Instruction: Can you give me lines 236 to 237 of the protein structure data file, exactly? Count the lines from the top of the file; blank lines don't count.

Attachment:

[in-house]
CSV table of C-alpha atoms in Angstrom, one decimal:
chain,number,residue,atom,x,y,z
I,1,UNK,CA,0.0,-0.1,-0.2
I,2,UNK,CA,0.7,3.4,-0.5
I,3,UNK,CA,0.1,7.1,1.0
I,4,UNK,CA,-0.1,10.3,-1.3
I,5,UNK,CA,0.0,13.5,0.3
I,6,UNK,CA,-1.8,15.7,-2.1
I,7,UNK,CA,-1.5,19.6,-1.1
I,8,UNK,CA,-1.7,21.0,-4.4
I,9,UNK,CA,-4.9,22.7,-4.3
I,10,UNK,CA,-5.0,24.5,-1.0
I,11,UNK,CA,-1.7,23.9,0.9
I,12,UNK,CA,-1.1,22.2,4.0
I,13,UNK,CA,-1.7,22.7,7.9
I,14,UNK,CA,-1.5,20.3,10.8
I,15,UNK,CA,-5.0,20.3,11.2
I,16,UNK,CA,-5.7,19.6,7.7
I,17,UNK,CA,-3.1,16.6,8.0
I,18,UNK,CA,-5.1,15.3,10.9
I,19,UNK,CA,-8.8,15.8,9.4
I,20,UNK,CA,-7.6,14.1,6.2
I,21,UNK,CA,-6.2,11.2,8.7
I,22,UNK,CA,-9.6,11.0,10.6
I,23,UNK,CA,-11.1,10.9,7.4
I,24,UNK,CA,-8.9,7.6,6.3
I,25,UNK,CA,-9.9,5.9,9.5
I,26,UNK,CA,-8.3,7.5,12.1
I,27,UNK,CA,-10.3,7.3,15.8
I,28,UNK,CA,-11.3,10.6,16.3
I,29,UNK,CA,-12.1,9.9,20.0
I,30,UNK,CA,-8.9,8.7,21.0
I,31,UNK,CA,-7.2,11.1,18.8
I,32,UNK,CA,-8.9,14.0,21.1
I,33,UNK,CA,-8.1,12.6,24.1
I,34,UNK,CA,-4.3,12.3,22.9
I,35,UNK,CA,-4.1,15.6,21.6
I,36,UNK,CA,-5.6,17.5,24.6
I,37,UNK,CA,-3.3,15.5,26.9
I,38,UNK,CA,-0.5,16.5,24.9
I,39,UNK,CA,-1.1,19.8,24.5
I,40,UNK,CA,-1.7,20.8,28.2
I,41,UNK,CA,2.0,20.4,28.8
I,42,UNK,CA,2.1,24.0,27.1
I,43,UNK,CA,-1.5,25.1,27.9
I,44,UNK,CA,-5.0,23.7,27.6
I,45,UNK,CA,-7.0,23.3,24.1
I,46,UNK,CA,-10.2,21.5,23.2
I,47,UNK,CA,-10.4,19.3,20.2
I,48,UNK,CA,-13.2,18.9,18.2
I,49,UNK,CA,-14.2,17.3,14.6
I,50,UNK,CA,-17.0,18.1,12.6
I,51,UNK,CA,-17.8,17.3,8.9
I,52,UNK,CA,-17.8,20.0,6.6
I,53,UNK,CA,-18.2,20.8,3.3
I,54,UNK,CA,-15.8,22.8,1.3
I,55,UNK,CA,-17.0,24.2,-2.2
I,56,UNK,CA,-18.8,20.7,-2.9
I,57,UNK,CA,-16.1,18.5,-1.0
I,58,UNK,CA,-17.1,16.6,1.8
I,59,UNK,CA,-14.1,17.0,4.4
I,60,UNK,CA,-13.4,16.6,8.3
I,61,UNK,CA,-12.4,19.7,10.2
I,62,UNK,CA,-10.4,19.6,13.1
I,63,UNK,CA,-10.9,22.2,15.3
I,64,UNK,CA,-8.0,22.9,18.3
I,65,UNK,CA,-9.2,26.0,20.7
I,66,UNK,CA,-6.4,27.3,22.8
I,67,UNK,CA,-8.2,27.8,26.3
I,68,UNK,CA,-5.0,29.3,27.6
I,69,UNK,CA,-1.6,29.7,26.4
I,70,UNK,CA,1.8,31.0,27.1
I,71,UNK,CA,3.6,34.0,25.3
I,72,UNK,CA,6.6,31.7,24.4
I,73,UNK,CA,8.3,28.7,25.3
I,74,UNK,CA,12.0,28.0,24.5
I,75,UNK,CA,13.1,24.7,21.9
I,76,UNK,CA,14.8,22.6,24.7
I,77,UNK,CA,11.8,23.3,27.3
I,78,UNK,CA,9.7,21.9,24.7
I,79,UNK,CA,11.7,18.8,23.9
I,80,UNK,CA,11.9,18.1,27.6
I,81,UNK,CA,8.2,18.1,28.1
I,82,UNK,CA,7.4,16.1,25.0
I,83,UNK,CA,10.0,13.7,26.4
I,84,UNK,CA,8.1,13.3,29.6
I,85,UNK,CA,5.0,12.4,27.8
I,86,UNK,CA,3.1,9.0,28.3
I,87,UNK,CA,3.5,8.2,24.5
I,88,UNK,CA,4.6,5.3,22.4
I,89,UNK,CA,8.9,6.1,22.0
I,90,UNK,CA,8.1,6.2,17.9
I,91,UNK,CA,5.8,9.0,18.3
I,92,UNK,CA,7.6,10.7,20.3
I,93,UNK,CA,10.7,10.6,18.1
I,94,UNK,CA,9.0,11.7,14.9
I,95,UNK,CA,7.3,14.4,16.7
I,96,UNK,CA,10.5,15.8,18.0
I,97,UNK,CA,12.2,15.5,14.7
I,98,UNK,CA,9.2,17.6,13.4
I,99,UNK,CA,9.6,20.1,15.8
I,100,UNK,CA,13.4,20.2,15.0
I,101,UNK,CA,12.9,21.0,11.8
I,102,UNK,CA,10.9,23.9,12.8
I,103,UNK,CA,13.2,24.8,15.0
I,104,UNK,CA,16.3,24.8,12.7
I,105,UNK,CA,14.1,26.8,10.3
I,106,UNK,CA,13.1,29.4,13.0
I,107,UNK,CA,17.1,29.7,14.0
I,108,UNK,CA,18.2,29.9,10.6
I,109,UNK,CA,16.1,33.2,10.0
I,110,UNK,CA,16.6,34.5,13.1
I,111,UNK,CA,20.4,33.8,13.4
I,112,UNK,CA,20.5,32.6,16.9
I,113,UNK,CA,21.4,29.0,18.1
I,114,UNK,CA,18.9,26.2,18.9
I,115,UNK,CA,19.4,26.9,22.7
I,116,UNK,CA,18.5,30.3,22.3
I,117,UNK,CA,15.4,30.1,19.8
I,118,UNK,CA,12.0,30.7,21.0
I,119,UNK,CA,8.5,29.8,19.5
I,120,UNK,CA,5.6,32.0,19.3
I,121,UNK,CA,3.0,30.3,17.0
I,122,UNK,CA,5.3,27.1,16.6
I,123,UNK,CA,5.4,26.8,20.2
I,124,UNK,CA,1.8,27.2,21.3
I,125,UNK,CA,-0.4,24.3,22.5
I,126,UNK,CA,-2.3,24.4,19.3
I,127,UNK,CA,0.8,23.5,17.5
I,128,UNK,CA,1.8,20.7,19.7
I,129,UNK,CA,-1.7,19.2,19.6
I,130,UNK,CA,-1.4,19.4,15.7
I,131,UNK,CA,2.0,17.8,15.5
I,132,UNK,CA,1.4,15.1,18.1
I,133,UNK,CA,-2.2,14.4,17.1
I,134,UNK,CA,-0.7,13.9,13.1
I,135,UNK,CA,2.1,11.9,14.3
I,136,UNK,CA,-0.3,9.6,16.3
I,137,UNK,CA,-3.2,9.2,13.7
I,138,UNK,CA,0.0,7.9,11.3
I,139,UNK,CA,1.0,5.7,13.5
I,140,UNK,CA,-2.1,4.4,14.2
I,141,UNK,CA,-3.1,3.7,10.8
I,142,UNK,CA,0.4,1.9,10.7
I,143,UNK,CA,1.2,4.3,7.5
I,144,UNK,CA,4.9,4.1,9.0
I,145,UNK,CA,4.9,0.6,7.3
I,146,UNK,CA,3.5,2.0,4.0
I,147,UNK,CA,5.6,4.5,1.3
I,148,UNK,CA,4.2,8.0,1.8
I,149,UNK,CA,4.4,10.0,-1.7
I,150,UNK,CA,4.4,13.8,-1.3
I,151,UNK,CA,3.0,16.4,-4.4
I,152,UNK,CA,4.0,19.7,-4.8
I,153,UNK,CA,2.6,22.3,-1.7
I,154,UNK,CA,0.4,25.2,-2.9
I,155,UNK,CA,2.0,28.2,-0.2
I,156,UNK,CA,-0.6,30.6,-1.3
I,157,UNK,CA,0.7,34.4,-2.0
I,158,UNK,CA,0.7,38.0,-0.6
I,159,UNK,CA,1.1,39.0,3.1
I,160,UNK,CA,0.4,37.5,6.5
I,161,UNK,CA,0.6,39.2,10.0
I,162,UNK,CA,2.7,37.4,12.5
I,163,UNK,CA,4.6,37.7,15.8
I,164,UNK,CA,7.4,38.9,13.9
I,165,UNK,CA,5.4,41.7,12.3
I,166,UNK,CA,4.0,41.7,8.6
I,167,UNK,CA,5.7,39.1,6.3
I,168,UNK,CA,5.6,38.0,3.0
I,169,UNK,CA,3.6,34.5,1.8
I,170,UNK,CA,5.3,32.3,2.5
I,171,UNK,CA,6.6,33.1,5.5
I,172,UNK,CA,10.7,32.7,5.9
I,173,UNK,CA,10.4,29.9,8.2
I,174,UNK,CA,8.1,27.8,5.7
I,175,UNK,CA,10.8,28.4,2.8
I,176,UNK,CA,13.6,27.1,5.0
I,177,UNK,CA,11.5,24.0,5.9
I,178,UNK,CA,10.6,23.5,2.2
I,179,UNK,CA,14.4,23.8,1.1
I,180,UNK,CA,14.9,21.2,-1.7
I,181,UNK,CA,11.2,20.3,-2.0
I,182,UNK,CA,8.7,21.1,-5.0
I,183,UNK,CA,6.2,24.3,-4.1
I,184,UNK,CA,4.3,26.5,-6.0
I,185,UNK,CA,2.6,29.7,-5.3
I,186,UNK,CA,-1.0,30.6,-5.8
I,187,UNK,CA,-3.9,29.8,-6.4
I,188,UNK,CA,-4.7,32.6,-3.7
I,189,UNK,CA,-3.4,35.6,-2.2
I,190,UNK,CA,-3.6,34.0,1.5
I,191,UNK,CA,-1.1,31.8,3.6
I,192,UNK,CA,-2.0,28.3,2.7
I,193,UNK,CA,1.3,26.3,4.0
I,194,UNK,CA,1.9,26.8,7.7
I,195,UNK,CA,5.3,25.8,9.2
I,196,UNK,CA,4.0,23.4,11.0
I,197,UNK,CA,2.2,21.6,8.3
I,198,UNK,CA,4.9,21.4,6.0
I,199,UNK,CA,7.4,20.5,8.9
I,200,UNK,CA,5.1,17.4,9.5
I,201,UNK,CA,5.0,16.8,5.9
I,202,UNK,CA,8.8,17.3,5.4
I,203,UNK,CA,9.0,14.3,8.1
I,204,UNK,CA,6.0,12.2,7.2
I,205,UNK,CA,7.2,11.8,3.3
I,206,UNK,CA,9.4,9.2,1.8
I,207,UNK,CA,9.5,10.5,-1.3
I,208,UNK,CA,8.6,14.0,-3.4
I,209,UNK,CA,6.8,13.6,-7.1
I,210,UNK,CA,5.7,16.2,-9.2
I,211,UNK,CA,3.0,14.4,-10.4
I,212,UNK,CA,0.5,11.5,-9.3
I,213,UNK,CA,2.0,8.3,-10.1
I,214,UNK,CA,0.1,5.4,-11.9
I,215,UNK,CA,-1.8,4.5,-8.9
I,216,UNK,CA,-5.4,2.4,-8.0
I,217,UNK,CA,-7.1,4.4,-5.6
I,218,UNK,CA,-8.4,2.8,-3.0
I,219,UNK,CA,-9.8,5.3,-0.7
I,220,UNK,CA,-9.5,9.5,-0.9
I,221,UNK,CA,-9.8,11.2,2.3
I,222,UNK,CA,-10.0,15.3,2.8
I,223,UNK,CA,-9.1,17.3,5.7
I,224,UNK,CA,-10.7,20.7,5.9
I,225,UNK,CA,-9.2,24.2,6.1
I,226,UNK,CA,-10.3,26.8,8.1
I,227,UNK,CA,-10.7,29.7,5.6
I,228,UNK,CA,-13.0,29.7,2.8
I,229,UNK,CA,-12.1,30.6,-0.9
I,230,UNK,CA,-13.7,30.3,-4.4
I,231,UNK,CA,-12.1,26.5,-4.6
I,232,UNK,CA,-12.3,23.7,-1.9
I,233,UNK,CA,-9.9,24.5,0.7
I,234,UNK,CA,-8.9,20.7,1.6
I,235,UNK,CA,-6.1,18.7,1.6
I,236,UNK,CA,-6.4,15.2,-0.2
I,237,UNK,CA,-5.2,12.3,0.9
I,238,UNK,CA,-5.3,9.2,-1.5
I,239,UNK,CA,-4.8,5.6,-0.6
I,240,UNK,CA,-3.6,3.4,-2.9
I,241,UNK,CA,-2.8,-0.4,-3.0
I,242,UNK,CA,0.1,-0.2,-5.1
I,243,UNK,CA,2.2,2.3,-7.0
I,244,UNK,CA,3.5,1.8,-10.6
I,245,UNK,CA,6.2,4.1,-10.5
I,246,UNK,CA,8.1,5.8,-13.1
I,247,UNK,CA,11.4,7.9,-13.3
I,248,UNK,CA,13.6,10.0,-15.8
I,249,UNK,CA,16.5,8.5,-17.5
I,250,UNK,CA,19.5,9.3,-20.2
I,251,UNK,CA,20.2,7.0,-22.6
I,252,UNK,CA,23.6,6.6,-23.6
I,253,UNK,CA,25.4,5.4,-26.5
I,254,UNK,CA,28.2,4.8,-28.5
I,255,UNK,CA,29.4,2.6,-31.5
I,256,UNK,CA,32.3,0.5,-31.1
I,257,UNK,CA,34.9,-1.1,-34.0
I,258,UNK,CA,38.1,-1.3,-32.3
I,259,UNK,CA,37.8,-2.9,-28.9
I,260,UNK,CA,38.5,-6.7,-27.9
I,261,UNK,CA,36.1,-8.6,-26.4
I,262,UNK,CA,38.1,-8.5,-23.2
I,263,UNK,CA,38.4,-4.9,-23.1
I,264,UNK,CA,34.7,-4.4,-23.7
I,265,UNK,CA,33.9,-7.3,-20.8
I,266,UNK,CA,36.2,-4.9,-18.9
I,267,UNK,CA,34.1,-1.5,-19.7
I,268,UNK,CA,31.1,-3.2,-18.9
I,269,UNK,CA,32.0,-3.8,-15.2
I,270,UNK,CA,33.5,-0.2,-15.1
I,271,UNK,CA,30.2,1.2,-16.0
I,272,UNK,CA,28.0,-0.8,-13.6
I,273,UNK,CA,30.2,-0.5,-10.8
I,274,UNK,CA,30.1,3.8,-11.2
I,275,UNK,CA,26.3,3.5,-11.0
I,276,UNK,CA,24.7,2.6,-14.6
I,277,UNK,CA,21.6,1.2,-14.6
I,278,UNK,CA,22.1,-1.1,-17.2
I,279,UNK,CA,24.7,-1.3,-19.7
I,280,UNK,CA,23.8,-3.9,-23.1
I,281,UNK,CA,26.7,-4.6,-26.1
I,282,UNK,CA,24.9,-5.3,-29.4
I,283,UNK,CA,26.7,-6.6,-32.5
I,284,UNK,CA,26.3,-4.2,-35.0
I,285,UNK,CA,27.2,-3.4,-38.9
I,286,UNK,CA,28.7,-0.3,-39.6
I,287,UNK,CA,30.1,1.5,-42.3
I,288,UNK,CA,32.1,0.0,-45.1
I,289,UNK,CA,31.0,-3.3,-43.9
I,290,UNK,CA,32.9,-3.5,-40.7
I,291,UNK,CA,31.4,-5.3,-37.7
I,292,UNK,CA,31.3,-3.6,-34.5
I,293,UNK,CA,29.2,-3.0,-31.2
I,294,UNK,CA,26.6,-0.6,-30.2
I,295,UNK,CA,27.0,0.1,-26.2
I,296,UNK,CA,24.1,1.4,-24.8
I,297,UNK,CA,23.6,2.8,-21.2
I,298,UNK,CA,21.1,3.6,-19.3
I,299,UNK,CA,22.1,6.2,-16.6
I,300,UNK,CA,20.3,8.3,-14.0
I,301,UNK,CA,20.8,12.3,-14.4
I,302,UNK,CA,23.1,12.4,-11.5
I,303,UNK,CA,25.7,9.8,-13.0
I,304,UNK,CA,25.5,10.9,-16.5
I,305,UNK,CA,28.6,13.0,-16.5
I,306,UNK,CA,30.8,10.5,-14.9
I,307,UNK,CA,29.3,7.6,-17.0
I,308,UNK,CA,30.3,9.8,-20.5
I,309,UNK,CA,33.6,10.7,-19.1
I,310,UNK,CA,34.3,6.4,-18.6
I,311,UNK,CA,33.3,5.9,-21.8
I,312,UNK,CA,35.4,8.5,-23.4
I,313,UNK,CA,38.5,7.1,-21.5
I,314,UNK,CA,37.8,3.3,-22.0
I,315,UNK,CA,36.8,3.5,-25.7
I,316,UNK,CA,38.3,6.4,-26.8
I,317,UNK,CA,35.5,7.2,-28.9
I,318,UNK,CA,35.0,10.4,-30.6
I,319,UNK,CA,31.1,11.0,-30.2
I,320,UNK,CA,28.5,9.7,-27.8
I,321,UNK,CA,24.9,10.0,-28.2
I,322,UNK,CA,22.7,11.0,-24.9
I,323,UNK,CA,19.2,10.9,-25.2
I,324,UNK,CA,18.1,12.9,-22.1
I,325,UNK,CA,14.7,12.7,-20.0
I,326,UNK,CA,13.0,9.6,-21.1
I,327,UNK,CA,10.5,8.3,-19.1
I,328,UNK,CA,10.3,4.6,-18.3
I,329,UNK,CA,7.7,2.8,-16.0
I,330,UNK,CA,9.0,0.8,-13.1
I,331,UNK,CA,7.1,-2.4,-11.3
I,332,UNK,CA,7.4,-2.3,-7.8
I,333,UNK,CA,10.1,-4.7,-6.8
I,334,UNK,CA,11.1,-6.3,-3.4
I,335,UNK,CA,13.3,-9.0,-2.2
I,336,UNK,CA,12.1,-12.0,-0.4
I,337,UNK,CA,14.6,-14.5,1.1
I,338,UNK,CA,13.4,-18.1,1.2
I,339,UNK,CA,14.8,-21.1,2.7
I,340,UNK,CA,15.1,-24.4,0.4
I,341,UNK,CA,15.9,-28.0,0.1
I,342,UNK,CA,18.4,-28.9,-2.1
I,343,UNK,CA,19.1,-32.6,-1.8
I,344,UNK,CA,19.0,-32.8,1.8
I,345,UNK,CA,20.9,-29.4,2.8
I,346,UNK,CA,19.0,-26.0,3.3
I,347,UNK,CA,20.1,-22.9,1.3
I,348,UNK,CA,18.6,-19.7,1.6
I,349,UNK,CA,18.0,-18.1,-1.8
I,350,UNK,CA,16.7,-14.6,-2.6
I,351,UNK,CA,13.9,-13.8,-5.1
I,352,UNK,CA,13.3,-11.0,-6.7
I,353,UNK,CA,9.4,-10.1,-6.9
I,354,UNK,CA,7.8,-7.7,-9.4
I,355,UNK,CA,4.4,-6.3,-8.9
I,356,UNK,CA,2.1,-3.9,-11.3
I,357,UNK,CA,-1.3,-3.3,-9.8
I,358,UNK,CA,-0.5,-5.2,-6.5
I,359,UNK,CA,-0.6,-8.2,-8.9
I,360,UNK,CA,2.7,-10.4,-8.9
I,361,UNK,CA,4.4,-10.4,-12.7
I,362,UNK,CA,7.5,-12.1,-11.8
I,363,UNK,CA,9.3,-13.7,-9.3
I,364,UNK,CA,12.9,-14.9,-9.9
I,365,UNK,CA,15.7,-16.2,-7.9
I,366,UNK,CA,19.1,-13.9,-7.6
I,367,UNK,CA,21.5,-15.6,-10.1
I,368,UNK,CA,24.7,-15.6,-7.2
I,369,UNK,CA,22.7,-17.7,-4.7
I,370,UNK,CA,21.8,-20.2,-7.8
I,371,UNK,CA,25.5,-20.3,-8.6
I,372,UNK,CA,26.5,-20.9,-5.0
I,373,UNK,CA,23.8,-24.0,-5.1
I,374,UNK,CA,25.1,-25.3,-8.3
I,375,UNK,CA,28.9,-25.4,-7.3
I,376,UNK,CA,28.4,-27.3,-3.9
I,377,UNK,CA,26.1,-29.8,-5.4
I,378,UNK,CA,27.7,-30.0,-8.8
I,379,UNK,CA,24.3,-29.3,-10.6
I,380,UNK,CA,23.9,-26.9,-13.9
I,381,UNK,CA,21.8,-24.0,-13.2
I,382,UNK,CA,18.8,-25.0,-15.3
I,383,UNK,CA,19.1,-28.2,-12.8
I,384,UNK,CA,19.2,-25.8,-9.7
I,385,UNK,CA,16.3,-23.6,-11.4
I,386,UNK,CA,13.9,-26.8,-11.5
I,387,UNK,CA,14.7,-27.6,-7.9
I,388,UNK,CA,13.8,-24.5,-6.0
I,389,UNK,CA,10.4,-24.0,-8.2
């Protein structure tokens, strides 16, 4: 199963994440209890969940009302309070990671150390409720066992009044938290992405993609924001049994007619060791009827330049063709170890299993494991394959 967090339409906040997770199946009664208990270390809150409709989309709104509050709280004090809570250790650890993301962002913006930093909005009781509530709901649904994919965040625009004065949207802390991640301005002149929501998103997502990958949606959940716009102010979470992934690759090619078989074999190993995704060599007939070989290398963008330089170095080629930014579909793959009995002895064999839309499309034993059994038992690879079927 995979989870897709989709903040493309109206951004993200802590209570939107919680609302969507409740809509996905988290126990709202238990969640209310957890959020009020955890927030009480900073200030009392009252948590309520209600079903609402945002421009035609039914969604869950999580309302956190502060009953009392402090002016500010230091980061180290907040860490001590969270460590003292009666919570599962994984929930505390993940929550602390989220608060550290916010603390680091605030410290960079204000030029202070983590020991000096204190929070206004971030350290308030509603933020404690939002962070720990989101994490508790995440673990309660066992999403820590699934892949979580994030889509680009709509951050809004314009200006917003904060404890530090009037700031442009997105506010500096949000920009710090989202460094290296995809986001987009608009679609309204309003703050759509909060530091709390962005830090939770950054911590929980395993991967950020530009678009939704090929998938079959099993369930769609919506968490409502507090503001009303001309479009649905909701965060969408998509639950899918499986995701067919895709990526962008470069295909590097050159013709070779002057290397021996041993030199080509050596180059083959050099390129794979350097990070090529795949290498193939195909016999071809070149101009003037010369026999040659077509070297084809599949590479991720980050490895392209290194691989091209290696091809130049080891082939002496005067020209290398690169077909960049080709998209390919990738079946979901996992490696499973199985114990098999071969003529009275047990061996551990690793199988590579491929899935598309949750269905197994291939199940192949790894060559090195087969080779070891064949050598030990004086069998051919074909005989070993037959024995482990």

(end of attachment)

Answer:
I,233,UNK,CA,-9.9,24.5,0.7
I,234,UNK,CA,-8.9,20.7,1.6